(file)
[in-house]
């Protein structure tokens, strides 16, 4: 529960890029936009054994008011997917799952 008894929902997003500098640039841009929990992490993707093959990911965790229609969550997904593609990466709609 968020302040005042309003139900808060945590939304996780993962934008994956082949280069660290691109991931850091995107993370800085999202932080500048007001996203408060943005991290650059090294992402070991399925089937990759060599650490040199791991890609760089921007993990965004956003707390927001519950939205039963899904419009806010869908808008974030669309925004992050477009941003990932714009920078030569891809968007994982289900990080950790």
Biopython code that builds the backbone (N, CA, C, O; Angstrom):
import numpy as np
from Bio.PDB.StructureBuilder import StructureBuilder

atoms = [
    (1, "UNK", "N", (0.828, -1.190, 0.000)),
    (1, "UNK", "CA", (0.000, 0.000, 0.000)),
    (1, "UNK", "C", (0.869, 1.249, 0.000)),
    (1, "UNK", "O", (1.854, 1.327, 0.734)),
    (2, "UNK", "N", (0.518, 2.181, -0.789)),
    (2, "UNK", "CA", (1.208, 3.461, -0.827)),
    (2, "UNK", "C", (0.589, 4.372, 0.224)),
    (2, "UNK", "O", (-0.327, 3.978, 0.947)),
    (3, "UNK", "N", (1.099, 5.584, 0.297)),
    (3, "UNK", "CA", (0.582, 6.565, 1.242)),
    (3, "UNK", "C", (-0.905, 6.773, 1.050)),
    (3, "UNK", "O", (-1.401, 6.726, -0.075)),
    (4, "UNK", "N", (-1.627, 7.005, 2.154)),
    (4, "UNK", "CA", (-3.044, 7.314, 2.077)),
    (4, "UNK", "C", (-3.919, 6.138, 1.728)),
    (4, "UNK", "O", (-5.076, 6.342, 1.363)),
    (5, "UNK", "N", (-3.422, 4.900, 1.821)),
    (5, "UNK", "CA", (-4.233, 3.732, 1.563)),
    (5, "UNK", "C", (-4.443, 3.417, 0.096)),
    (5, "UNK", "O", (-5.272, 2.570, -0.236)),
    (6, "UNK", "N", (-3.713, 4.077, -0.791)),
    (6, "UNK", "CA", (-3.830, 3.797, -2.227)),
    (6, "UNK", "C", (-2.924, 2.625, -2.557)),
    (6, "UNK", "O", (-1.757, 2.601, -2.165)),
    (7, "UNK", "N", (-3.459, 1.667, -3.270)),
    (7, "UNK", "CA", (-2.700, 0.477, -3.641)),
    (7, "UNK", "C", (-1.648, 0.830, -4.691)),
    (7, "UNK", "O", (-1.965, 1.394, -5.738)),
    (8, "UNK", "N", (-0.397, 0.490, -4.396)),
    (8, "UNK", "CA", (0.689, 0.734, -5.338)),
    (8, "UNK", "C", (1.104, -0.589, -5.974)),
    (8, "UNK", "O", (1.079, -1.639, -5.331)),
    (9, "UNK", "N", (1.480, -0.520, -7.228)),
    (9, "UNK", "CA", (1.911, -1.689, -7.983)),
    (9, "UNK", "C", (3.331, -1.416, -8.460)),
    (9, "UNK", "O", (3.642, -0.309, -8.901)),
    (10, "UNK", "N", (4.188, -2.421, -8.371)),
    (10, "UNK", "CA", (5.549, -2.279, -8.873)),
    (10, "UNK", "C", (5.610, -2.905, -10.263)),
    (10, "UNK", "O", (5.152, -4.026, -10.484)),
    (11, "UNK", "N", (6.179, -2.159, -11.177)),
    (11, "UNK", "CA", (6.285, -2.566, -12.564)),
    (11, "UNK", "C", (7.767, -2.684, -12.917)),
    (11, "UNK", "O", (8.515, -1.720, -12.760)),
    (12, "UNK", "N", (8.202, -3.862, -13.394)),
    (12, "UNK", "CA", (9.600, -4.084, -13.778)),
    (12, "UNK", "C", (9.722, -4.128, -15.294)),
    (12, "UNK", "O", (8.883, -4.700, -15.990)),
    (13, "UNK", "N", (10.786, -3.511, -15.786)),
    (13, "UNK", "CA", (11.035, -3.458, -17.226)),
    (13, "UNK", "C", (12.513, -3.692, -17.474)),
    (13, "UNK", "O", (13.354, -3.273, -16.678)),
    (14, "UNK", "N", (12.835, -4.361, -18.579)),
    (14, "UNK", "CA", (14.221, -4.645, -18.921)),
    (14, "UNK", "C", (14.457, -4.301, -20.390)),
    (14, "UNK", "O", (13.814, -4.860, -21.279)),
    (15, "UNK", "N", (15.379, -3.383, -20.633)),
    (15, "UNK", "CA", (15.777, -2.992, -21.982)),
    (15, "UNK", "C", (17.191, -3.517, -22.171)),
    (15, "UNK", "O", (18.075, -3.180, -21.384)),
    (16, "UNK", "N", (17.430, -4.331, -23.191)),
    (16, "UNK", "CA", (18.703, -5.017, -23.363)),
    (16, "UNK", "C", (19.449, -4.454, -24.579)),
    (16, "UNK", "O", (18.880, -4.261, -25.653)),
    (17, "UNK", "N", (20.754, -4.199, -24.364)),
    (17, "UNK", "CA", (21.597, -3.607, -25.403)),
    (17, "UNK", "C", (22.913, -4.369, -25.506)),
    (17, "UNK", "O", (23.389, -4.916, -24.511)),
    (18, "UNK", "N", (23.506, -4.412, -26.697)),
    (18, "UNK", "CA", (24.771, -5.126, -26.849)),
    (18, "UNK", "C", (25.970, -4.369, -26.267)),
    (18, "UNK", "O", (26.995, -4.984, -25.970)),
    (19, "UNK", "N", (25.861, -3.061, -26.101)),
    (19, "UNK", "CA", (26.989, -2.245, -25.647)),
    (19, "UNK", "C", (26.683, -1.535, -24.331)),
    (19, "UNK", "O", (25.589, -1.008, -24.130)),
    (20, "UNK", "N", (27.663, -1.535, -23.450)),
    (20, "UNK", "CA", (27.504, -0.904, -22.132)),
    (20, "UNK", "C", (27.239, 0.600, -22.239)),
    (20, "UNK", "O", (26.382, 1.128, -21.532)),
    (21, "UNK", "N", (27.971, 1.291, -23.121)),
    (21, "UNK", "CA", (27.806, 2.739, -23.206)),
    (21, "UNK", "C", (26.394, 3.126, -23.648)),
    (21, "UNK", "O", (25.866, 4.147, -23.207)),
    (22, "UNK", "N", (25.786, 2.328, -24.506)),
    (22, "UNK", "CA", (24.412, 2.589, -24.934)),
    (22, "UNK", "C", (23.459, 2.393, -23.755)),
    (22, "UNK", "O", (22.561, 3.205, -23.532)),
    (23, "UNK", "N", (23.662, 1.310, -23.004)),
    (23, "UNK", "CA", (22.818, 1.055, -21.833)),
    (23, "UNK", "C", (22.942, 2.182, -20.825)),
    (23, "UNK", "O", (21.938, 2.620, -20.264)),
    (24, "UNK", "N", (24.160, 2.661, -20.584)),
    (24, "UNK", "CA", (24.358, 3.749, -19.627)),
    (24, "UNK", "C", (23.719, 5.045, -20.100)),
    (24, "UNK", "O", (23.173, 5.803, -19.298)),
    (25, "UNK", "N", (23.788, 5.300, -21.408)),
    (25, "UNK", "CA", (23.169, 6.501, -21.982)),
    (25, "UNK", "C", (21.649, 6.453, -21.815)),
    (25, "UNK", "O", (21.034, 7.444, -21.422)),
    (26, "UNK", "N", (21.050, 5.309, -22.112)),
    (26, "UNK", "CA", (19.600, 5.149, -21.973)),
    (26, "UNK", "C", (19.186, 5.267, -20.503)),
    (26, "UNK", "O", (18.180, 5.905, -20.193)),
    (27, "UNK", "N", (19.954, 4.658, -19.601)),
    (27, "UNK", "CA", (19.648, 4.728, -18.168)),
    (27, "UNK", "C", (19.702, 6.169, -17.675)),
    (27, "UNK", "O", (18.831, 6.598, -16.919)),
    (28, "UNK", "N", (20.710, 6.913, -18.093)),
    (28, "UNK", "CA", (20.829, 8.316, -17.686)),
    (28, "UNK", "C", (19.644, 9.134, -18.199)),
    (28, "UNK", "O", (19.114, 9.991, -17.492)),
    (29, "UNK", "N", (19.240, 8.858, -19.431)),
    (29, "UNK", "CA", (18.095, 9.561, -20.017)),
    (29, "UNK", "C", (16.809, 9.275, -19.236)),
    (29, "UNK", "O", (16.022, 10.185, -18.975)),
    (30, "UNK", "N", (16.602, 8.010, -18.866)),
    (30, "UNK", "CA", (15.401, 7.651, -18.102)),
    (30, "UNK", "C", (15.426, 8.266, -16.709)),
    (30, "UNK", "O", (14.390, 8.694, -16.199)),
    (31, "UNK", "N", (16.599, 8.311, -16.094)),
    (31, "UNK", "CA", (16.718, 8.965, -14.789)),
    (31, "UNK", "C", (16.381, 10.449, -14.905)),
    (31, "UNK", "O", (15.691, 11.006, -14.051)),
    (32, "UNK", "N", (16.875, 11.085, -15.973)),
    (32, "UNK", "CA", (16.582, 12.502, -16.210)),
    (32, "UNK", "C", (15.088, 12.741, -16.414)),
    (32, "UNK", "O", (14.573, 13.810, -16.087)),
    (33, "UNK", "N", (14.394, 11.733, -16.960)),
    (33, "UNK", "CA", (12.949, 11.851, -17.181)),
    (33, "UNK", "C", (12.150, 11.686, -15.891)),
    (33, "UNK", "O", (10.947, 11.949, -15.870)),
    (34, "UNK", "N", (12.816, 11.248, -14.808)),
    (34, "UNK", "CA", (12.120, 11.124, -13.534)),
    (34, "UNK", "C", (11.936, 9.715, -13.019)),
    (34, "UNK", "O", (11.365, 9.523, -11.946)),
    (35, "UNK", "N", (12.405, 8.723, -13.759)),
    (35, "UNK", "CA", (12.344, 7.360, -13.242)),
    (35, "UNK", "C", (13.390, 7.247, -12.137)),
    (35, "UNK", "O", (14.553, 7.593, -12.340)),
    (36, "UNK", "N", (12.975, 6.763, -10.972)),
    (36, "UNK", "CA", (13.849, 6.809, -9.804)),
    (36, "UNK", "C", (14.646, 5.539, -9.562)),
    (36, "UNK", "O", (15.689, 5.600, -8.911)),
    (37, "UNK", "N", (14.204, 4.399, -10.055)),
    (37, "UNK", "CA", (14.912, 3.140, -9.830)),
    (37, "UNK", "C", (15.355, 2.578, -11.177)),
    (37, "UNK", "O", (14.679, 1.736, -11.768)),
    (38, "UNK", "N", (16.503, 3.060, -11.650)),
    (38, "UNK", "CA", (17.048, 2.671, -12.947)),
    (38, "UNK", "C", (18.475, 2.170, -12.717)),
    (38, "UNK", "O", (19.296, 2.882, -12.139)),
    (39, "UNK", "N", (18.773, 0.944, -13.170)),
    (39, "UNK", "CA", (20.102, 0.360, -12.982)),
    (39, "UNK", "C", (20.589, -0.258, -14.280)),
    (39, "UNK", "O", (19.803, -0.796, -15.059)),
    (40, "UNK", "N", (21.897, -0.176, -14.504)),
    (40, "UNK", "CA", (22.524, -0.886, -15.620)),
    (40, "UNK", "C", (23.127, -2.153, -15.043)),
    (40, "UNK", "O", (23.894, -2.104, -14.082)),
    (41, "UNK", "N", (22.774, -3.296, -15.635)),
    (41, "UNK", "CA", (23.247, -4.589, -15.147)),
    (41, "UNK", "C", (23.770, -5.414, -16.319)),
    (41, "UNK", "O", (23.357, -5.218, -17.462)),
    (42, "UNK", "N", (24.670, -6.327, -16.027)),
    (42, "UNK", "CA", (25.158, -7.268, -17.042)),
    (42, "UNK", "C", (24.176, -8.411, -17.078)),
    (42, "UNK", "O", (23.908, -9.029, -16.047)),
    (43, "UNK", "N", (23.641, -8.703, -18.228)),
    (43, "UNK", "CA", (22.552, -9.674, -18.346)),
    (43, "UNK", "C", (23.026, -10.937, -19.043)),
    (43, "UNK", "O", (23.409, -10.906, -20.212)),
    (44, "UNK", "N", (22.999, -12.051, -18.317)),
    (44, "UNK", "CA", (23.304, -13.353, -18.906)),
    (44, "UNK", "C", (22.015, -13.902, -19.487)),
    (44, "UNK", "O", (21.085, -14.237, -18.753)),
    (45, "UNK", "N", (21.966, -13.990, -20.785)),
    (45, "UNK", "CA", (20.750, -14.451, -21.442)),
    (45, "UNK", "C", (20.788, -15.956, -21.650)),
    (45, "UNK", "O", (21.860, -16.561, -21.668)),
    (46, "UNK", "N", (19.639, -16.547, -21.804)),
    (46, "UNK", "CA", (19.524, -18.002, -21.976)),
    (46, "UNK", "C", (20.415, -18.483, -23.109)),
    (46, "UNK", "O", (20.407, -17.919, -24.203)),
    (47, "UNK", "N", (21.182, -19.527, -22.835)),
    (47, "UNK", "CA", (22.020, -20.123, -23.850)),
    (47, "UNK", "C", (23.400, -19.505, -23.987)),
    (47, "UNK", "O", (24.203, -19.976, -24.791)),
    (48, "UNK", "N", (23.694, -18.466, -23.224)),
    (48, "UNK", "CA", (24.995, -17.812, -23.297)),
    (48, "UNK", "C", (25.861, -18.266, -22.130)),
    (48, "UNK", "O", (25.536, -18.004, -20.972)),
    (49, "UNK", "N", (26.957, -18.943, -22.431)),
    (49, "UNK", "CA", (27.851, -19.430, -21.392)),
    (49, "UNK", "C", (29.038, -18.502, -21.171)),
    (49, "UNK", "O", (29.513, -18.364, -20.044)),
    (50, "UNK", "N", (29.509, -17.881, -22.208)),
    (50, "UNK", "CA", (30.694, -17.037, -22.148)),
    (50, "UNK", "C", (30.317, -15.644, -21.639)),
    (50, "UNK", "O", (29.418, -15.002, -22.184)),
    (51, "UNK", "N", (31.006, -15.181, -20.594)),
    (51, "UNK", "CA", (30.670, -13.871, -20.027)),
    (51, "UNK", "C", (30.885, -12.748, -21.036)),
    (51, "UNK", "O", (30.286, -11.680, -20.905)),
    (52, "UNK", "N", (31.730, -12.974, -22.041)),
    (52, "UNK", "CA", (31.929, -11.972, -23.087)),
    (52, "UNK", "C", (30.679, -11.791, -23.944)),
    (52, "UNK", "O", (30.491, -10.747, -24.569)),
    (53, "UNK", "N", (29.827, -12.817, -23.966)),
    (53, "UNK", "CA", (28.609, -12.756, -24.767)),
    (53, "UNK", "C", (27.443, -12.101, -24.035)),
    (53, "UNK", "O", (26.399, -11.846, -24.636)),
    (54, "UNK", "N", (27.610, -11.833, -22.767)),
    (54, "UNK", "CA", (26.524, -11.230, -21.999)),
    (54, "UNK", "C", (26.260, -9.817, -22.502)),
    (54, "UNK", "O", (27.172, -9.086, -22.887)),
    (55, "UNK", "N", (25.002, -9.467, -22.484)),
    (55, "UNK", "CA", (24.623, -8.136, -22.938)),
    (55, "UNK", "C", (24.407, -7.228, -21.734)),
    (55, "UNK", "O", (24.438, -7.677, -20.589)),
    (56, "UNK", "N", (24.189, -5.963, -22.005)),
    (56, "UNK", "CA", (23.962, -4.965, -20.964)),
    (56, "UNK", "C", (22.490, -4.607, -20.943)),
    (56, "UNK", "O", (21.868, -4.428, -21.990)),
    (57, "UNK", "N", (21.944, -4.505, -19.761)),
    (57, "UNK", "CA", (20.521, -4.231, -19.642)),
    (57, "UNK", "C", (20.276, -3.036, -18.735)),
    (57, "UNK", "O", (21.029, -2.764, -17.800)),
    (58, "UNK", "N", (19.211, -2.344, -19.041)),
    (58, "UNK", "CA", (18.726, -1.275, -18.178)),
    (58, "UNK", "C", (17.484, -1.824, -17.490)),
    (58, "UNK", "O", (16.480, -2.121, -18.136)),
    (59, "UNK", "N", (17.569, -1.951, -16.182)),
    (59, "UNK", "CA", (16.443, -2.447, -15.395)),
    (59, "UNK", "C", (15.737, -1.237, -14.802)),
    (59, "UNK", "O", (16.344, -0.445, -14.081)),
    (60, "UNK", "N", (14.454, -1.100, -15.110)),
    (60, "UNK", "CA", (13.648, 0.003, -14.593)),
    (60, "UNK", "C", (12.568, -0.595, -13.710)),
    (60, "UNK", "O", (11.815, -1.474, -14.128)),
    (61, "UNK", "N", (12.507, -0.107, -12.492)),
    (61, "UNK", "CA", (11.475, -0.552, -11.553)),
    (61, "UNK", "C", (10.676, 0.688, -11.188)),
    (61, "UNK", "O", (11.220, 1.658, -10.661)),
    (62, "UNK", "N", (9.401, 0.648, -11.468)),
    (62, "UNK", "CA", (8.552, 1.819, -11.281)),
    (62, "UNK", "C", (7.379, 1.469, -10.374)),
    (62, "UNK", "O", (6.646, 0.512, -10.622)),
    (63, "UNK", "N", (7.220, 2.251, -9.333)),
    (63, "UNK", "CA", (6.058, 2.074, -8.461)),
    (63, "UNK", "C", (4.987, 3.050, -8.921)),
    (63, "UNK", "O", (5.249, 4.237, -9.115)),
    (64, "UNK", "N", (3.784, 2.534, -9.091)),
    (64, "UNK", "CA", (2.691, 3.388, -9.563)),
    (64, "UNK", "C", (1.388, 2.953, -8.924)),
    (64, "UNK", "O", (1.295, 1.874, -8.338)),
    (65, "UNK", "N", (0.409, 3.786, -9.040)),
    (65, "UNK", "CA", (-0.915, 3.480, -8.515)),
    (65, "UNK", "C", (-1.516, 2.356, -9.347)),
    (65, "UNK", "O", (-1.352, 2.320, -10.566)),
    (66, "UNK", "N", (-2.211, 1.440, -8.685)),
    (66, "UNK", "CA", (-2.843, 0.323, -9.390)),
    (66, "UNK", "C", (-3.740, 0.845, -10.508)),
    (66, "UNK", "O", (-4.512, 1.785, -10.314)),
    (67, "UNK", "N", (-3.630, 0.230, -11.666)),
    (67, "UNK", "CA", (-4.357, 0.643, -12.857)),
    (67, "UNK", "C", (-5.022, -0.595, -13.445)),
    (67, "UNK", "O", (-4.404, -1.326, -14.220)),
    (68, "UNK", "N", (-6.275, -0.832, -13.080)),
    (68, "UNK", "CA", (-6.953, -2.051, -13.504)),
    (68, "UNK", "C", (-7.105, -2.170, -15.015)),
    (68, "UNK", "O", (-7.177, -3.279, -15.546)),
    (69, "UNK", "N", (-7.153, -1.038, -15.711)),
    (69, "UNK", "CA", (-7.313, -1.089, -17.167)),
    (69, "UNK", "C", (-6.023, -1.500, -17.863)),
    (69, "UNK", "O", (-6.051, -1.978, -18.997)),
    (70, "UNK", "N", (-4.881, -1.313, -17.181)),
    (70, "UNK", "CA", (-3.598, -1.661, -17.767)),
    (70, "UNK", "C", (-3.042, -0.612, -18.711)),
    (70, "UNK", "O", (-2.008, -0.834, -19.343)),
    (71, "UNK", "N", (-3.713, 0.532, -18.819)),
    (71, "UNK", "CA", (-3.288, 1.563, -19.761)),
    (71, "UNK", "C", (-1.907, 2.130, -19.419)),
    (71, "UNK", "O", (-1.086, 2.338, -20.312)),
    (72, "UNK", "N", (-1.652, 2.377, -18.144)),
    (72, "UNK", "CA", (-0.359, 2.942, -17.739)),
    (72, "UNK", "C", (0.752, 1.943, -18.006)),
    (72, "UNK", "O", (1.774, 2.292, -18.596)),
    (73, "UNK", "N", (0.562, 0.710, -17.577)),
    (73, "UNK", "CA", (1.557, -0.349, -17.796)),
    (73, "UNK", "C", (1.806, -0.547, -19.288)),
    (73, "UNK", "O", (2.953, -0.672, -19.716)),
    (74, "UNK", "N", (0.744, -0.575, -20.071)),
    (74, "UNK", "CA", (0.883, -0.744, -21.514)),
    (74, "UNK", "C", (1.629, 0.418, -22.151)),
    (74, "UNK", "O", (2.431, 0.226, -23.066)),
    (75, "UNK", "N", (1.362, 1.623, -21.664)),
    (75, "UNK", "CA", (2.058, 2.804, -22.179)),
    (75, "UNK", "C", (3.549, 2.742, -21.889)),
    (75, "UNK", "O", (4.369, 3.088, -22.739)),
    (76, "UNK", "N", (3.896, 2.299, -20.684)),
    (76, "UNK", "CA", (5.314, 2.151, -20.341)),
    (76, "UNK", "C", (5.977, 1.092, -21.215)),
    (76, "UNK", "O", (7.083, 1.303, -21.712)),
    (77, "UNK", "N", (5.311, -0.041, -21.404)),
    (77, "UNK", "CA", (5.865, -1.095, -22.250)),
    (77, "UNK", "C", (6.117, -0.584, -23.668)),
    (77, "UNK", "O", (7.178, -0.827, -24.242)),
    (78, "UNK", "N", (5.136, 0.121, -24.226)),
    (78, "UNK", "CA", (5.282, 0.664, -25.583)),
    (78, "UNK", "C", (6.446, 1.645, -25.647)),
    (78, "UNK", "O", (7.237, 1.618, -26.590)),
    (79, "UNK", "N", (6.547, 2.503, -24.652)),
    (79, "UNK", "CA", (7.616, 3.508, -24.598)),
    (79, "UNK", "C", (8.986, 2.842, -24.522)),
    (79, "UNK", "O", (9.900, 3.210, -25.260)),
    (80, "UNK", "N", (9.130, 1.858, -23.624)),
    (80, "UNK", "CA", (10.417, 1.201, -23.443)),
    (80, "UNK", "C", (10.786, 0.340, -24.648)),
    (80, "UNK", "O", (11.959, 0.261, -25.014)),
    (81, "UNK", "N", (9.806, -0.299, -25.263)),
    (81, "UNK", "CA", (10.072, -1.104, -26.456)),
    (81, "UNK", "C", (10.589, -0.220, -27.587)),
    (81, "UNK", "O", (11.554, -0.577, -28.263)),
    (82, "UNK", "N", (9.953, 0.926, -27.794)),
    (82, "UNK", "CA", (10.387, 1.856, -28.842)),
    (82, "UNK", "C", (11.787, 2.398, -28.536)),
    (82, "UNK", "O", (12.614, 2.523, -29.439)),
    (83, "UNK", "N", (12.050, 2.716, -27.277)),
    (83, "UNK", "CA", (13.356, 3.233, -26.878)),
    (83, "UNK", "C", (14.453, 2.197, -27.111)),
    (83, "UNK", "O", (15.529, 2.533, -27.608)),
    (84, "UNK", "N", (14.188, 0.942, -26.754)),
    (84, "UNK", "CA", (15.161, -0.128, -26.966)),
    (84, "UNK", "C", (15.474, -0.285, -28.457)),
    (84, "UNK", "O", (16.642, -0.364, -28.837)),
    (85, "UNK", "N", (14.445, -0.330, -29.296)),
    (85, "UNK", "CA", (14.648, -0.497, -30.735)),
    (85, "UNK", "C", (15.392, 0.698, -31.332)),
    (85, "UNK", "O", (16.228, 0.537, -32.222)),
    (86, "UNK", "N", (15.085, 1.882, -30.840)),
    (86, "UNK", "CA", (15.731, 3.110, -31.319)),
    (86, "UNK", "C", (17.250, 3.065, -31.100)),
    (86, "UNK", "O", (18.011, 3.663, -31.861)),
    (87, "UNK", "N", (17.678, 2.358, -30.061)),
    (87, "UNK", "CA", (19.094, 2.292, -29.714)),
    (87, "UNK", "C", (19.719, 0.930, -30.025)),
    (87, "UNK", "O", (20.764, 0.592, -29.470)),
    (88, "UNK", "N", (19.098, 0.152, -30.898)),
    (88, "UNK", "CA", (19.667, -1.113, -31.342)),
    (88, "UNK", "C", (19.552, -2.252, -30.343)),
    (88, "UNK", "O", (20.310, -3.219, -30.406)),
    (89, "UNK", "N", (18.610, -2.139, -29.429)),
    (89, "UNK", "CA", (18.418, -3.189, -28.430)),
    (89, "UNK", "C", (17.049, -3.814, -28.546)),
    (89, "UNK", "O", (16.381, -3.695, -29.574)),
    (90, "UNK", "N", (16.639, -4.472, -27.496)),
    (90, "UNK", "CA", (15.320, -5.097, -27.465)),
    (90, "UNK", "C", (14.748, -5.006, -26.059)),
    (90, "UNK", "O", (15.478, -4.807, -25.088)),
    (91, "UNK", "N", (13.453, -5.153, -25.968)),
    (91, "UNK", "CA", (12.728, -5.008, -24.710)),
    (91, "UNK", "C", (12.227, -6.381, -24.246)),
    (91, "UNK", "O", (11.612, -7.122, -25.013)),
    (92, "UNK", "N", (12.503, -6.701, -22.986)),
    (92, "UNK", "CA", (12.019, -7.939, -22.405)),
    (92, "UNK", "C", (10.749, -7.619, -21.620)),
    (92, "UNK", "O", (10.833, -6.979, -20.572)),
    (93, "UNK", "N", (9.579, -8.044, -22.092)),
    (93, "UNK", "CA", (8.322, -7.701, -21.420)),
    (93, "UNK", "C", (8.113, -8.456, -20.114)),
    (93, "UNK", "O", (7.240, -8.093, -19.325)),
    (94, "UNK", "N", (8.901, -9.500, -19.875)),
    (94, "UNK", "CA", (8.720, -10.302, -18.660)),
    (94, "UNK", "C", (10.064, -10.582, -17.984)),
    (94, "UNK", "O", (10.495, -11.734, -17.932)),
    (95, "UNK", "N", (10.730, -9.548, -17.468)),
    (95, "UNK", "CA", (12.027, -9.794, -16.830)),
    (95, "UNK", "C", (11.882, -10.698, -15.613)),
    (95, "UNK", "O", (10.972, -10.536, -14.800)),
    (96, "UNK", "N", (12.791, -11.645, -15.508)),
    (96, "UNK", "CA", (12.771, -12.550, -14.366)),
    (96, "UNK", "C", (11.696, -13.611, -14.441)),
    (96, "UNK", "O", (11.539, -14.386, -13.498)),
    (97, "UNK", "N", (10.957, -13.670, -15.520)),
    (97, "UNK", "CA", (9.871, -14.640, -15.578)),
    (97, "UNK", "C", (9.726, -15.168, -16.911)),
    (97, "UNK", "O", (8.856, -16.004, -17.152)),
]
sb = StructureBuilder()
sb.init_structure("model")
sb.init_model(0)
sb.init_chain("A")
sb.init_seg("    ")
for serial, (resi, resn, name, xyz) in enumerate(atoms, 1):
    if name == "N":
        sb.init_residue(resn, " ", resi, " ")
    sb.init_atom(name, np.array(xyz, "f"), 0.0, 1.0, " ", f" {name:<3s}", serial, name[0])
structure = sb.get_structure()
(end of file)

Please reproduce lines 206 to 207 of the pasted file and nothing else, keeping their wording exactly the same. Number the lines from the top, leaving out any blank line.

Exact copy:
    (50, "UNK", "O", (29.418, -15.002, -22.184)),
    (51, "UNK", "N", (31.006, -15.181, -20.594)),